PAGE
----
One-to-many (and many-to-one) cardinality
The one-to-many and many-to-one cardinality options are essentially the same, and they're also the most common cardinality types.
When configuring a one-to-many or many-to-one relationship, you'll choose the one that matches the order in which you related the columns. Consider how you would configure the relationship from the Product table to the Sales table by using the ProductID column found in each table. The cardinality type would be one-to-many, as the ProductID column in the Product table contains unique values. If you related the tables in the reverse direction, Sales to Product, then the cardinality would be many-to-one.
A one-to-one relationship means both columns contain unique values. This cardinality type isn't common, and it likely represents a suboptimal model design because of the storage of redundant data.
For more information on using this cardinality type, see One-to-one relationship guidance.
A many-to-many relationship means both columns can contain duplicate values. This cardinality type is infrequently used. It's typically useful when designing complex model requirements. You can use it to relate many-to-many facts or to relate higher grain facts. For example, when sales target facts are stored at product category level and the product dimension table is stored at product level.
For guidance on using this cardinality type, see Many-to-many relationship guidance.
The Many-to-many cardinality type isn't currently supported for models developed for Power BI Report Server.
In Power BI Desktop model view, you can interpret a relationship's cardinality type by looking at the indicators (1 or *) on either side of the relationship line. To determine which columns are related, you'll need to select, or hover the cursor over, the relationship line to highlight the columns.
Cross filter direction
Each model relationship is defined with a cross filter direction. Your setting determines the direction(s) that filters will propagate. The possible cross filter options are dependent on the cardinality type.
|Cardinality type||Cross filter options|
|One-to-many (or Many-to-one)||Single
|Many-to-many||Single (Table1 to Table2)
Single (Table2 to Table1)
Single cross filter direction means "single direction", and Both means "both directions". A relationship that filters in both directions is commonly described as bi-directional.
For one-to-many relationships, the cross filter direction is always from the "one" side, and optionally from the "many" side (bi-directional). For one-to-one relationships, the cross filter direction is always from both tables. Lastly, for many-to-many relationships, cross filter direction can be from either one of the tables, or from both tables. Notice that when the cardinality type includes a "one" side, that filters will always propagate from that side.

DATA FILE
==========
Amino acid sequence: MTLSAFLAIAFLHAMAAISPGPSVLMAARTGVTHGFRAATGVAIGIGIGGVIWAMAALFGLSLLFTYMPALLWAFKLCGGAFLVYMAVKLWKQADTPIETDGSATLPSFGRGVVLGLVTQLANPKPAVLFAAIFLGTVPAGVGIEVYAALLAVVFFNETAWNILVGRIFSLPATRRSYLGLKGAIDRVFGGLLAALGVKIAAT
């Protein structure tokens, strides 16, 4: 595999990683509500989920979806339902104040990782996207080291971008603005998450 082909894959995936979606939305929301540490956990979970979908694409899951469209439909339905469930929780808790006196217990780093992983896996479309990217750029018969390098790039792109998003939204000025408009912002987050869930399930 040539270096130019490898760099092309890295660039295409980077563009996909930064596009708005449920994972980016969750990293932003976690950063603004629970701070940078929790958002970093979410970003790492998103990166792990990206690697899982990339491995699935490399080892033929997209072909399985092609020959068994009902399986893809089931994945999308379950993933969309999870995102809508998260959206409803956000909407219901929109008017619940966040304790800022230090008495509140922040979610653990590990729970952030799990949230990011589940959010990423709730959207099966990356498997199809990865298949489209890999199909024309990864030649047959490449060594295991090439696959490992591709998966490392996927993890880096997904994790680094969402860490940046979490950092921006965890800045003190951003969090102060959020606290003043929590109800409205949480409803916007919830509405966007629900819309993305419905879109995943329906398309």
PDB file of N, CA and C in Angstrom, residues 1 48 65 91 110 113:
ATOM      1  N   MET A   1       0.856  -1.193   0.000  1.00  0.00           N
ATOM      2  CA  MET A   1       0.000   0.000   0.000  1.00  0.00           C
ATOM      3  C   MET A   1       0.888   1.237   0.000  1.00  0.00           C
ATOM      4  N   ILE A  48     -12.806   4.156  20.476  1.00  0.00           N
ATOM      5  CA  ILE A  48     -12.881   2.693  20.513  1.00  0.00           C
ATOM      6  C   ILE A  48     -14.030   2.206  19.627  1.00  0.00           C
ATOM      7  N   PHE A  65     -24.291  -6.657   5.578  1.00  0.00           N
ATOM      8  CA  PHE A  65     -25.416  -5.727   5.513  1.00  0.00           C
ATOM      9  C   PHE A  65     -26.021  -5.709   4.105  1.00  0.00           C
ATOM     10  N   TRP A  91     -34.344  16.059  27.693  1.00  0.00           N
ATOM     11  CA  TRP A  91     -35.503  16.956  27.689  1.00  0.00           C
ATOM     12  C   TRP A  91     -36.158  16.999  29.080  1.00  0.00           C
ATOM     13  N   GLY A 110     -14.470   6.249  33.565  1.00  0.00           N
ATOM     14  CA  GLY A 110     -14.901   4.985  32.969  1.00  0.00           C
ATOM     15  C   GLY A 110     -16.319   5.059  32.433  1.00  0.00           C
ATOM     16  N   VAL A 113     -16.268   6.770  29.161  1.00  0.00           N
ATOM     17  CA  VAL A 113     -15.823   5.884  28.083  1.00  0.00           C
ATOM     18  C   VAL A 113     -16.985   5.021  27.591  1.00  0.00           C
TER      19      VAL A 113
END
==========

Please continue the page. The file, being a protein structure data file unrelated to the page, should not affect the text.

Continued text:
When the cross filter direction is set to Both, another property becomes available. It can apply bi-directional filtering when Power BI enforces row-level security (RLS) rules. For more information about RLS, see Row-level security (RLS) with Power BI Desktop.
You can modify the relationship cross filter direction, including the disabling of filter propagation, by using a model calculation. It's achieved by using the CROSSFILTER DAX function.
Bear in mind that bi-directional relationships can impact negatively on performance. Further, attempting to configure a bi-directional relationship could result in ambiguous filter propagation paths. In this case, Power BI Desktop may fail to commit the relationship change and will alert you with an error message. Sometimes, however, Power BI Desktop may allow you to define ambiguous relationship paths between tables. Resolving relationship path ambiguity is described later in this article.
We recommend using bi-directional filtering only as needed. For more information, see Bi-directional relationship guidance.
In Power BI Desktop model view, you can interpret a relationship's cross filter direction by noticing the arrowhead(s) along the relationship line. A single arrowhead represents a single-direction filter in the direction of the arrowhead; a double arrowhead represents a bi-directional relationship.
Make this relationship active
There can only be one active filter propagation path between two model tables. However, it's possible to introduce additional relationship paths, though you must set these relationships as inactive. Inactive relationships can only be made active during the evaluation of a model calculation. It' i's achieved by using the USERELATIONSHIP DAX function.
Generally, we recommend defining active relationships whenever possible. They widen the scope and potential of how report authors can use your model. Using only active relationships means that role-playing dimension tables should be duplicated in your model.
In specific circumstances, however, you can define one or more inactive relationships for a role-playing dimension table. You can consider this design when:
- There's no requirement for report visuals to simultaneously filter by different roles.
- You use the
USERELATIONSHIPDAX function to activate a specific relationship for relevant model calculations.
For more information, see Active vs inactive relationship guidance.
In Power BI Desktop model view, you can interpret a relationship's active vs inactive status. An active relationship is represented by a solid line; an inactive relationship is represented as a dashed line.
Assume referential integrity
The Assume referential integrity property is available only for one-to-many and one-to-one relationships between two DirectQuery storage mode tables that belong to the same source group. You can only enable this property when the “many” side column doesn't contain NULLs.
When enabled, native queries sent to the data source will join the two tables together by using an
INNER JOIN rather than an
OUTER JOIN. Generally, enabling this property improves query performance, though it does depend on the specifics of the data source.